The bankruptcy court overseeing the Chapter 11 proceedings of Houghton Mifflin declined to rule on the question of whether the company’s case was properly filed in the Manhattan court, the company confirmed. A bankruptcy court hearing on the motion of the U.S. trustee to change the venue of the case from Manhattan to Boston was held on June 18.
Meanwhile, a spokesman for the company also confirmed that the combined hearing on approval of the company’s disclosure statement and confirmation of its prepackaged reorganization plan will be going forward tomorrow, as scheduled. Court documents show that creditors voted unanimously in favor of the company’s proposed prepackaged reorganization plan.
According to the spokesman, Bankruptcy Court Judge Robert Gerber said he would rule on the issue of venue after confirmation.
As reported, the U.S. trustee in the case on May 30 filed a motion seeking to transfer the case to bankruptcy court in Boston, arguing that Houghton’s contacts with New York “did not meet the statutory criteria necessary for the court to find that venue in this district is proper.” Among other things, Davis argued that the company admits its principle place of business is in Boston, that only 75 of its 3,300 employees are located in New York, and only 0.3% of the company’s assets are located in New York.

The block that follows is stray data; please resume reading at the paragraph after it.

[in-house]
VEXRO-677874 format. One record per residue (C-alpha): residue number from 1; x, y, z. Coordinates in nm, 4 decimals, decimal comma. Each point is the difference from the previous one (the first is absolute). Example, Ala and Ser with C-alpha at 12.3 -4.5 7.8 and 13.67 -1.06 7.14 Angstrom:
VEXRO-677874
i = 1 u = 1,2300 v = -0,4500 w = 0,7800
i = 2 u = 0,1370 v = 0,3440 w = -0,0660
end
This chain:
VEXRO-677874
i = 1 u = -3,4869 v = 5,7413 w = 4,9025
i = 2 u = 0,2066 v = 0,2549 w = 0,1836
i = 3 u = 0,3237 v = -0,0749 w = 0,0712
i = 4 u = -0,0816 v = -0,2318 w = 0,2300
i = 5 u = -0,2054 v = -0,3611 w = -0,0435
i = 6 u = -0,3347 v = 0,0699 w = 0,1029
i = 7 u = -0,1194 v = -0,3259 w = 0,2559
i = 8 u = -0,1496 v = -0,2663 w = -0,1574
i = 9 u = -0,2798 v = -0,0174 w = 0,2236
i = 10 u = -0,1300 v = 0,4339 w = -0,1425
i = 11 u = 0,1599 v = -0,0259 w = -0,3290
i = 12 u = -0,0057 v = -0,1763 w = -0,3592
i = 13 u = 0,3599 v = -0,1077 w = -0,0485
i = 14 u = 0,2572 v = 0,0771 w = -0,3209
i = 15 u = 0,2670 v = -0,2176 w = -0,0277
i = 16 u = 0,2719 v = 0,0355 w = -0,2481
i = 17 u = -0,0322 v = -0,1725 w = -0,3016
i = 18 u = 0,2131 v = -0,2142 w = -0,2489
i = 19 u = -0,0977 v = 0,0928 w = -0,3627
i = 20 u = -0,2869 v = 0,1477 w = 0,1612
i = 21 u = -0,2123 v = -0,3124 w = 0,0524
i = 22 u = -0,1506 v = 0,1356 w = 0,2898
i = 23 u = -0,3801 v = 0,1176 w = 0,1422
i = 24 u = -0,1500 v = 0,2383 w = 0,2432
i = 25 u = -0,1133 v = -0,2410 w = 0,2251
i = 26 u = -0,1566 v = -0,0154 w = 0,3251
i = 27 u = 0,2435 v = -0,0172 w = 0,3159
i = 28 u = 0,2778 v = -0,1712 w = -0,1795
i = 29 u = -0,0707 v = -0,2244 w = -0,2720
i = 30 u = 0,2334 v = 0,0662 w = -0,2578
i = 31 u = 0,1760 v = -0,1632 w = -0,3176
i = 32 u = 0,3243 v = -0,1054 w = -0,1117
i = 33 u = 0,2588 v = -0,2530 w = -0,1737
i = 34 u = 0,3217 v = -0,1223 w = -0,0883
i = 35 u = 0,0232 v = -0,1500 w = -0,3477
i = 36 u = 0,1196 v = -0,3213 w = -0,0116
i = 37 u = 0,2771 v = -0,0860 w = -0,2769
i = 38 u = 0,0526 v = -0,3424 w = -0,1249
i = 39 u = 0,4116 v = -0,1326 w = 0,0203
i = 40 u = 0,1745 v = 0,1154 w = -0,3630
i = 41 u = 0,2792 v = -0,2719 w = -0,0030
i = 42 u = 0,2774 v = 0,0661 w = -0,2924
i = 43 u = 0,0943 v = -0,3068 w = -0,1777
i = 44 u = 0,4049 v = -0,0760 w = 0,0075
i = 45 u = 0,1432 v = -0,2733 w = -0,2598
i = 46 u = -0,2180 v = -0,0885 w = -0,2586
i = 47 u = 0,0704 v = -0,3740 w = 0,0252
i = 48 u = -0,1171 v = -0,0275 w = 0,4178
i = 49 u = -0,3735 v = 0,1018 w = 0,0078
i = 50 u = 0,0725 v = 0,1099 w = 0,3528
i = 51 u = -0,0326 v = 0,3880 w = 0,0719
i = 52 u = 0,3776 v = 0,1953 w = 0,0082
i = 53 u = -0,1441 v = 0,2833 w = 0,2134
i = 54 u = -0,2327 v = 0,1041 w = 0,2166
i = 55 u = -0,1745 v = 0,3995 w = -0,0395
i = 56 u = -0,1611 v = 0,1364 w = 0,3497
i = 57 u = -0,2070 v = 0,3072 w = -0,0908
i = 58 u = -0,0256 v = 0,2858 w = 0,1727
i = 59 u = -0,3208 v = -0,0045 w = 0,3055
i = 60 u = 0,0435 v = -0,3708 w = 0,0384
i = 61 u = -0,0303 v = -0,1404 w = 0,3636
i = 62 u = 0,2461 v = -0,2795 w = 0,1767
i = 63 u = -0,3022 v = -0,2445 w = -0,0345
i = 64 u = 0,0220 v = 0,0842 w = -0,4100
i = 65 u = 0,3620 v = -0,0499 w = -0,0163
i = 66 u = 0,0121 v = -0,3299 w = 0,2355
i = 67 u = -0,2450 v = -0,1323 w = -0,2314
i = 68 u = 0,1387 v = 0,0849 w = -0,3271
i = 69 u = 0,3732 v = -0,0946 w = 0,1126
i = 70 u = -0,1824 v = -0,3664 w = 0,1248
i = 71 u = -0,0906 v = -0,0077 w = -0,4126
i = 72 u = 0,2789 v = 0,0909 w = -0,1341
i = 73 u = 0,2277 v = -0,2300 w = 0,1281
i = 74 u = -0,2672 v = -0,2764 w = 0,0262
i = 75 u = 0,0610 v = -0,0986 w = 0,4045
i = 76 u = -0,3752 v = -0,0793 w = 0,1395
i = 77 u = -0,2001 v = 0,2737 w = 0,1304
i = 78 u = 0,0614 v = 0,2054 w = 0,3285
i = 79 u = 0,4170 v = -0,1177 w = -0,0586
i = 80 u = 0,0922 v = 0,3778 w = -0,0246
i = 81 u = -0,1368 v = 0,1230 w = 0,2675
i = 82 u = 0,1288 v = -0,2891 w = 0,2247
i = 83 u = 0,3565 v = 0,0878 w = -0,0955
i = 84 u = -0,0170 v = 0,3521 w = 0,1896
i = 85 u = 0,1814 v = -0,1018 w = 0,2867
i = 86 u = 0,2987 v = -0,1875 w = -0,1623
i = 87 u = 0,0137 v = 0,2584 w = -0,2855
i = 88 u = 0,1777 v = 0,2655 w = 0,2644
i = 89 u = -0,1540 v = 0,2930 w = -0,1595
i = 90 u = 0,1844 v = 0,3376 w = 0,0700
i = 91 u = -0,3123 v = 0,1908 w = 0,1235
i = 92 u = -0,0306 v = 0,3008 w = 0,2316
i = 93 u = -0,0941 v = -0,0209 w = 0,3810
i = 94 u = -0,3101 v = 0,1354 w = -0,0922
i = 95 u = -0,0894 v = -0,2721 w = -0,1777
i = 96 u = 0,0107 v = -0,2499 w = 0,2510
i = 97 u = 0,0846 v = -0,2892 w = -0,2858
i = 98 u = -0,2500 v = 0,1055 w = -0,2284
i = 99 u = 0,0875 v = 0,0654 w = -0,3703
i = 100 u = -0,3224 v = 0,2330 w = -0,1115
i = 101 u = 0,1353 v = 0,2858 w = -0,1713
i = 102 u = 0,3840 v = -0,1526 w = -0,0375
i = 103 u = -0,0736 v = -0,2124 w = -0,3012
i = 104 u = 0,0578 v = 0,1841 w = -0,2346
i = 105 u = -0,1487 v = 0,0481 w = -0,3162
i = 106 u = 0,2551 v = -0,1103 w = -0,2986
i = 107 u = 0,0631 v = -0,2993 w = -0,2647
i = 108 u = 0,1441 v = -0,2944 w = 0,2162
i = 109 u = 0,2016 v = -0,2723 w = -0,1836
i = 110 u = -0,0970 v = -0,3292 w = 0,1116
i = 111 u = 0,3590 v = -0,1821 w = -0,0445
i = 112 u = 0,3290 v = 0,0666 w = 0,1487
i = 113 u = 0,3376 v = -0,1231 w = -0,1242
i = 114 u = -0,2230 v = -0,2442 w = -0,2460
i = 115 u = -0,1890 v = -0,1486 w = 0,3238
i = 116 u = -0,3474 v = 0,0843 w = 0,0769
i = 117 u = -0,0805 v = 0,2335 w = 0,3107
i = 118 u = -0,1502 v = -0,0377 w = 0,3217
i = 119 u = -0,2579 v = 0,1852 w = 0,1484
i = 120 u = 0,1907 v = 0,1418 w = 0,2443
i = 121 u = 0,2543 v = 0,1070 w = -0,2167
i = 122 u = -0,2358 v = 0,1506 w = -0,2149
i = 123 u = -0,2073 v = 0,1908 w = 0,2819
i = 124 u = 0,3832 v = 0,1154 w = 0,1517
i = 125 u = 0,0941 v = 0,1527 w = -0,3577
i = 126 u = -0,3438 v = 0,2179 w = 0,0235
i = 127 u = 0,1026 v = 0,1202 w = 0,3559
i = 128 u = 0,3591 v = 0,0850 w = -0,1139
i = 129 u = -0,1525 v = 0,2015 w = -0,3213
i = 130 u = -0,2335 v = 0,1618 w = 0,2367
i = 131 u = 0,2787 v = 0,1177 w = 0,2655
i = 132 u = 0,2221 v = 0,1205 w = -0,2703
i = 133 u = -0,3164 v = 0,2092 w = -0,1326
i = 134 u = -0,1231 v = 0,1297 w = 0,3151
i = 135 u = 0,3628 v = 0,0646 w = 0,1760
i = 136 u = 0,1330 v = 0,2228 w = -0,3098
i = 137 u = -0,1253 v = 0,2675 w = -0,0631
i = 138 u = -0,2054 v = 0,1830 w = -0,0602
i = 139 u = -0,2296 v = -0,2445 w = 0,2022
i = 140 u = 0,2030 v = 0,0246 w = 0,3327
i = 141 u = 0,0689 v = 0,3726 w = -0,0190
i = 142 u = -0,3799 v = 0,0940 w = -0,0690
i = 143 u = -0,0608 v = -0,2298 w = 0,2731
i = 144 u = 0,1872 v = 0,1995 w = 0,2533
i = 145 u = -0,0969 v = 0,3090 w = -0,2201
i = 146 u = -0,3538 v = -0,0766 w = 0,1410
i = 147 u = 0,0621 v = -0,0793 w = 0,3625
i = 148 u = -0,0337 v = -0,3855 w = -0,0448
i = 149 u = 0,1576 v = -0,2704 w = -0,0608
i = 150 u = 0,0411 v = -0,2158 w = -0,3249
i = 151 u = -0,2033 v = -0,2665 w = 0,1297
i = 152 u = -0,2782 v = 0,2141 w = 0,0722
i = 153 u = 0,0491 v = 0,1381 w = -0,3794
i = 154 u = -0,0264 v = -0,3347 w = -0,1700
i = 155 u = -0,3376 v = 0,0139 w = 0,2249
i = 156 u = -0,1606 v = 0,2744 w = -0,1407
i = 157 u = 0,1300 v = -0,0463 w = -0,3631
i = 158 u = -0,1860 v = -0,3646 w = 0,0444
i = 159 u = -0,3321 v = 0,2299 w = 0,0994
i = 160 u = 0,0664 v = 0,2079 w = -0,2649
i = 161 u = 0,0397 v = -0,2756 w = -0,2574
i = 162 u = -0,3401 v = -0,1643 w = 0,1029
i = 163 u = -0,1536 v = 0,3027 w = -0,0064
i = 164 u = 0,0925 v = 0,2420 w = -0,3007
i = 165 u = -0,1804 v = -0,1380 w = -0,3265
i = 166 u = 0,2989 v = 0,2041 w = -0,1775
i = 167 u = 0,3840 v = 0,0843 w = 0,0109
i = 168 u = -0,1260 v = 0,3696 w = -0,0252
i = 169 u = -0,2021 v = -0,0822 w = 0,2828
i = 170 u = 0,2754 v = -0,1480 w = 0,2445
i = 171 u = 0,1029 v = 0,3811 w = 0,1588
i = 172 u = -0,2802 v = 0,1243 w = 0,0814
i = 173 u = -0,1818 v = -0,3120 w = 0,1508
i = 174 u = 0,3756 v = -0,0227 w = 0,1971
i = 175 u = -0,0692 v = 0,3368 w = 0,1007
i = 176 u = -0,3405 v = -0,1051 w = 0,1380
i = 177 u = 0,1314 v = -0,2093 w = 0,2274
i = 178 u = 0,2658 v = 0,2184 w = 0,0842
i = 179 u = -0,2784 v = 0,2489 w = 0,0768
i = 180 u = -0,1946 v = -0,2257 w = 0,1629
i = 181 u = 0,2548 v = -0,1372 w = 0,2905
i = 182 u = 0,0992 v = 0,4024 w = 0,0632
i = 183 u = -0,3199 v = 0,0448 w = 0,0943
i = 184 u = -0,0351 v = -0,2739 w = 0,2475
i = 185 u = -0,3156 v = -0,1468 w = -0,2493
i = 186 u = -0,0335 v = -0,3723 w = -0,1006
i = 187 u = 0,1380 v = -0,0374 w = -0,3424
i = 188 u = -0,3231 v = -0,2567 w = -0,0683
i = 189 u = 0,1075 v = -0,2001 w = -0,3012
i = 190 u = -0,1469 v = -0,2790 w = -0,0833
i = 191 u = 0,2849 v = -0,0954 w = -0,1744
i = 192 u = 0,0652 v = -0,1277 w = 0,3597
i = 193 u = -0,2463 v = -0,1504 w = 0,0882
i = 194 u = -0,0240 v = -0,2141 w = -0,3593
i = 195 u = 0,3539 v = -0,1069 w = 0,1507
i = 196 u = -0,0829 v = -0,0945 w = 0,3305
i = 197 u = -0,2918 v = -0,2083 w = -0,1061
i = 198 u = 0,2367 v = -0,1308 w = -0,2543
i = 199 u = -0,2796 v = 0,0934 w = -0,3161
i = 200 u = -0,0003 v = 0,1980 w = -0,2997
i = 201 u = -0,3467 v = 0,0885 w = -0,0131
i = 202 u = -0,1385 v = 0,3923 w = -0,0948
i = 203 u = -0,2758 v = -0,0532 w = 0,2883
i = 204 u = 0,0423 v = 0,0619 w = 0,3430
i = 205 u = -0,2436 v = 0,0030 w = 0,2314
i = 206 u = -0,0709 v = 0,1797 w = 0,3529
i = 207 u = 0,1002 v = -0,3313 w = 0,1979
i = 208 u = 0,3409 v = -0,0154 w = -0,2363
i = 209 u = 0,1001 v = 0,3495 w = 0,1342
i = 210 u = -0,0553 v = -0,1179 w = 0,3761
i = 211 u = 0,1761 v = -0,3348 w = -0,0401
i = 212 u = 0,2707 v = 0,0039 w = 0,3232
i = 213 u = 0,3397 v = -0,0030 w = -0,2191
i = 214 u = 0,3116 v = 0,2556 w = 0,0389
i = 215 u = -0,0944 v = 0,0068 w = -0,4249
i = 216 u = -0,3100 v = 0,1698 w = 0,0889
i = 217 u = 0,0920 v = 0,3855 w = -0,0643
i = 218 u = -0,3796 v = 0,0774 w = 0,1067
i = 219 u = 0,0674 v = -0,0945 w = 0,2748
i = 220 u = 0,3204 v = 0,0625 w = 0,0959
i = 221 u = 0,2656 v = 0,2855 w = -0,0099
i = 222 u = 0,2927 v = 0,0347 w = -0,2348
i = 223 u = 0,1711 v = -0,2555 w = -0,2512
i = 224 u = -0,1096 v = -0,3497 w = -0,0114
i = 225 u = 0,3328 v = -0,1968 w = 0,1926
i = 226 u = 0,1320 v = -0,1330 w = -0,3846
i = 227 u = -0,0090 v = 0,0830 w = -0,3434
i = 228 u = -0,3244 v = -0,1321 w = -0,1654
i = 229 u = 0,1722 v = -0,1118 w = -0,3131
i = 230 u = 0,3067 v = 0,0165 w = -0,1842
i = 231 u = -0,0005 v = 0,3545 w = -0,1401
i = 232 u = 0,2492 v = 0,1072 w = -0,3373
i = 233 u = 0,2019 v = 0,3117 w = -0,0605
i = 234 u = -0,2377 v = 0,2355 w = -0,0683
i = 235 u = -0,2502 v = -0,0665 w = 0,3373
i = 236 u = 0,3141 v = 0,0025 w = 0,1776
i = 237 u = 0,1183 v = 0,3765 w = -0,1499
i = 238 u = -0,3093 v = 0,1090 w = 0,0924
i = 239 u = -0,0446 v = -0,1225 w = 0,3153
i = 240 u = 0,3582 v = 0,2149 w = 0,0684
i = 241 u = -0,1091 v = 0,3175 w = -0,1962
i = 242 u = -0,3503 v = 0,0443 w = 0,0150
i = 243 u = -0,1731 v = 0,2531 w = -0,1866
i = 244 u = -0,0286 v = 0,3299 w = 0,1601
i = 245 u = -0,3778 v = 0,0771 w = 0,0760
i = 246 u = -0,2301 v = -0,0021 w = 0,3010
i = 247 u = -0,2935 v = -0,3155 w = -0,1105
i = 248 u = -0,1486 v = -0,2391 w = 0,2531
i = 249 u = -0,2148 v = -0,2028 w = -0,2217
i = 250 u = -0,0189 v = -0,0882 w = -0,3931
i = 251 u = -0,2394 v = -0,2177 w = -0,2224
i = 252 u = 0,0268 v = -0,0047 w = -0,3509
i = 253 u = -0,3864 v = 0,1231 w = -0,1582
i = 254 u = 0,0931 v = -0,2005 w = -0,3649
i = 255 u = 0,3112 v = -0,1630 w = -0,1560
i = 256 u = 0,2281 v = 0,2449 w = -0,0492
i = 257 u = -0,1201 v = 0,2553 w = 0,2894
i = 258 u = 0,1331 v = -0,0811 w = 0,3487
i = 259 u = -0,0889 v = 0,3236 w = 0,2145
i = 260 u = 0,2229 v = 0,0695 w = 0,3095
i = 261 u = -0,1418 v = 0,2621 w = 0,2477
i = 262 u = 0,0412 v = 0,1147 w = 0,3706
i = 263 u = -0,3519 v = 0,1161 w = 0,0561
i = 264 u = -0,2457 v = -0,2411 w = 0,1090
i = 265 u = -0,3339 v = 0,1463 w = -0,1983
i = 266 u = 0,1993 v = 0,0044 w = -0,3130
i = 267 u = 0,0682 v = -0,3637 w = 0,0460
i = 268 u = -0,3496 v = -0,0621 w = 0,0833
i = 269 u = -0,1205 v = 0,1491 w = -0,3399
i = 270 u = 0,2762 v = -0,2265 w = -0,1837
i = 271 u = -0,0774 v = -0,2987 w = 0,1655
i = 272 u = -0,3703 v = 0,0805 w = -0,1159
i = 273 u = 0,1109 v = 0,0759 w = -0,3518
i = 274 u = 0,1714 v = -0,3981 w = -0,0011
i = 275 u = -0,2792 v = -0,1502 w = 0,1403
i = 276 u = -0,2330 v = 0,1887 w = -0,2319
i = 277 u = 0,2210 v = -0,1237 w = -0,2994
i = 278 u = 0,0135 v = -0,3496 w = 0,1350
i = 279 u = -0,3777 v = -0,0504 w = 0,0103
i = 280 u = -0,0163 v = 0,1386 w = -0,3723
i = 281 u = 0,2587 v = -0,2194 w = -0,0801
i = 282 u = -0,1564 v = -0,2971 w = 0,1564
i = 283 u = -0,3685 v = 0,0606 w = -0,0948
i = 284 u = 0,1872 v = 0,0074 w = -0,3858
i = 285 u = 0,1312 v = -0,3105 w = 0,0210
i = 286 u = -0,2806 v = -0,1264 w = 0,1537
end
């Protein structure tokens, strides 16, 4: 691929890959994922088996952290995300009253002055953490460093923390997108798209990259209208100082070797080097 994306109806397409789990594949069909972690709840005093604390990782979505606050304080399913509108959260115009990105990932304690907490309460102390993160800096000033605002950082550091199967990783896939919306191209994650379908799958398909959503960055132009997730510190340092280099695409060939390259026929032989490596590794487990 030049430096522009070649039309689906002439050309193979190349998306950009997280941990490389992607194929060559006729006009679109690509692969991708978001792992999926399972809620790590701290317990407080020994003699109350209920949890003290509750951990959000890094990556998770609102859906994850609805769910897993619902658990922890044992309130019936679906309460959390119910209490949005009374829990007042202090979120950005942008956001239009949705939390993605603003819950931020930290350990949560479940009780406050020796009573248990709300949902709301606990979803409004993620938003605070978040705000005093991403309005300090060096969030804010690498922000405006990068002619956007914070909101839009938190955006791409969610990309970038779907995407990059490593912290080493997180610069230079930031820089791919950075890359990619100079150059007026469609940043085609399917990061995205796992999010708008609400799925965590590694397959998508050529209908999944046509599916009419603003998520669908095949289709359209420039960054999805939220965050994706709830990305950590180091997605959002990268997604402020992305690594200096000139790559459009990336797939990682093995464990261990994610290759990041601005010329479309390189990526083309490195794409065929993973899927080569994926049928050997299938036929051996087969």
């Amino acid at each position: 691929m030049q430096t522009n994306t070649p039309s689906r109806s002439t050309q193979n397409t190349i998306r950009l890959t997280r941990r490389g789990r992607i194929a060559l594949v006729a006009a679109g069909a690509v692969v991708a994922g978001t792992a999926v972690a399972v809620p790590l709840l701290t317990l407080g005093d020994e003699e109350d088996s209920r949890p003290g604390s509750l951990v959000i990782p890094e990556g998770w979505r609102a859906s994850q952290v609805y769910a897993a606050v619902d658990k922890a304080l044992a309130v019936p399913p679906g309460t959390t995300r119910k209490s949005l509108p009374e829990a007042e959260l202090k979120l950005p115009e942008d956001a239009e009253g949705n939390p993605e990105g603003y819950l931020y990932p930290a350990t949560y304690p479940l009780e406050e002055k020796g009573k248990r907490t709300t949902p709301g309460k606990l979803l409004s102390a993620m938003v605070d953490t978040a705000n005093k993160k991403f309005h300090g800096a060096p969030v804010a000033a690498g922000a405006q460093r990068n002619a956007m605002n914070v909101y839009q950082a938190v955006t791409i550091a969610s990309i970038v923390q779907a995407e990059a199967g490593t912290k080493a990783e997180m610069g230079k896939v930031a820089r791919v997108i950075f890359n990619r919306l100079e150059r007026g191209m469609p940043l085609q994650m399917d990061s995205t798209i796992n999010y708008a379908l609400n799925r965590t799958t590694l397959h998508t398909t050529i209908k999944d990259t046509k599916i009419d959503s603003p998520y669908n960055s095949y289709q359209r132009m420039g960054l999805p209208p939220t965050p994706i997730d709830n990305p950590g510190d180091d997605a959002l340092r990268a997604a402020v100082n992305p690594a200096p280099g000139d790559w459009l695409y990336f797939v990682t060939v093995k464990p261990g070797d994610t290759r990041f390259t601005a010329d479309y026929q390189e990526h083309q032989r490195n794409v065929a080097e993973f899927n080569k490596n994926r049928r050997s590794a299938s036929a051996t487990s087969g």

Houghton did not challenge Davis’ factual assertions with respect to the extent of its contact with the state, but argued that these contacts were sufficient to justify the venue, stressing the long tenure of Houghton’s operations in New York, if not their magnitude. Houghton also argued that all of the business activities of its subsidiaries, Houghton Mifflin Holding Co., – comprised of a single sublease that earned $220,000 annually – were located in New York, and that despite its small size, the bankruptcy venue for this subsidiary was a basis for the venue for all of its affiliated companies in New York as well, under the rules.
Apart from the technical legal aspects of venue, the company argued that New York was the most convenient location for all the parties involved in the Chapter 11 case, inasmuch as many of the company’s key creditors, the financial and legal advisors working on the case, lenders, and other key parties were located in New York. That argument was echoed by an informal group of first-lien lenders, which also raised the specter that a change of venue could derail an otherwise already agreed-to prepackaged reorganization.
Venue is certainly a hot topic among bankruptcy academics, not to mention some legislators who recently introduced legislation in Congress to limit venue choices, who oppose the concentration of large Chapter 11 cases in Manhattan and Delaware as forum shopping, and contend that the competition for large cases results in skewed bankruptcy decisions intended to make jurisdictions more attractive to troubled companies. That said, actual litigated challenges to venue in large corporate cases are relatively rare. – Alan Zimmerman
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